Calls to reverse decision to scrap Shoreham pop-up cycle lane

County councillors have called for the decision to remove a temporary pop-up cycle lane in Shoreham to be reversed.

Thursday, 19th November 2020, 4:22 pm
Updated Friday, 20th November 2020, 3:44 pm
Pop-up cycle lanes on Upper Shoreham Road, Shoreham. Pic Steve Robards SR201101 SUS-200211-170755001

The lane, in Upper Shoreham Road, was one of seven schemes opened in the summer by West Sussex County Council as part of government-funded efforts to increase cycling and move people away from public transport during lockdown.

During a scrutiny committee meeting on Wednesday (November 18), the closure was called in by Kevin Boram (Con, Shoreham South).

Mr Boram said the route was part of Adur District Council’s cycling and walking plan and the pop-up lane needed to be replaced rather than scrapped.

Pointing out that 2,300 cyclists has used the route during the first week in November alone, he said: “We need to allow time to replace the scheme with a permanent scheme suitable for all forms of transport users to deliver the government’s, the county and [Adur’s] sustainability, health and wellbeing policies.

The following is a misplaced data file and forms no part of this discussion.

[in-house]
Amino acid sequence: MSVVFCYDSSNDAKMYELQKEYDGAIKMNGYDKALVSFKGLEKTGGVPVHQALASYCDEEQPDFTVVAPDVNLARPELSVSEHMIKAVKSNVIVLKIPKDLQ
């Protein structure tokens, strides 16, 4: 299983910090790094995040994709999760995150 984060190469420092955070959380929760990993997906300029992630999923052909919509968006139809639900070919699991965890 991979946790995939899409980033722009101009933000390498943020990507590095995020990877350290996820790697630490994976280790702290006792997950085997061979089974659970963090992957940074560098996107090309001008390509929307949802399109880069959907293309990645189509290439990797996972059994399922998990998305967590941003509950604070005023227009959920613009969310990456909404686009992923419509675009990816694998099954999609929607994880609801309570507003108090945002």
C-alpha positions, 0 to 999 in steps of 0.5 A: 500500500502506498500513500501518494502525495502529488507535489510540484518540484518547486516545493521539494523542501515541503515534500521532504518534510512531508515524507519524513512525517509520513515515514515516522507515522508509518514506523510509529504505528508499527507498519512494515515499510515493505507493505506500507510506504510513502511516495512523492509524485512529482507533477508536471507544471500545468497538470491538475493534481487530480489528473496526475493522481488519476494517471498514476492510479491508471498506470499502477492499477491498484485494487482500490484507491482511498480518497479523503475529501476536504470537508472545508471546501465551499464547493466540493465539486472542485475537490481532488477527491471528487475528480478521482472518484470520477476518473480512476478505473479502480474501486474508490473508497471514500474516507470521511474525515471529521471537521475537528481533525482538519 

“It is time to deliver. Shoreham can.”

Mr Boram also called for more time to consult with the public on the matter and suggested that further government money could be used to improve parking and provide a crossing over nearby Steyning Road.

Most of the committee supported the call-in, meaning Roger Elkins, cabinet member for highways and infrastructure, will be asked to reconsider his decision – though he is under no obligation to do so.

However, they did not support a similar call-in for a pop-up lane in Chichester. despite a strong argument from Dr Kate O’Kelly (Lib Dem, Midhurst).

Data shared with the meeting showed the two-kilometre long lane, on the A286 ring-road had proved unpopular, particularly with motorists, with congestion and a perceived lack of use being the main concerns.

Dr O’Kelly spoke about the council having a ‘once in a generation’ opportunity to improve the area’s cycling and walking network along with the health and climate benefits that would bring.

While acknowledging that some of the pop-up lanes had not worked as well as had been hoped, she stressed the success of others and called for them to be improved rather than removed.

She added: “There’s no evidence that this real and pragmatic option was considered, let alone scrutinised.”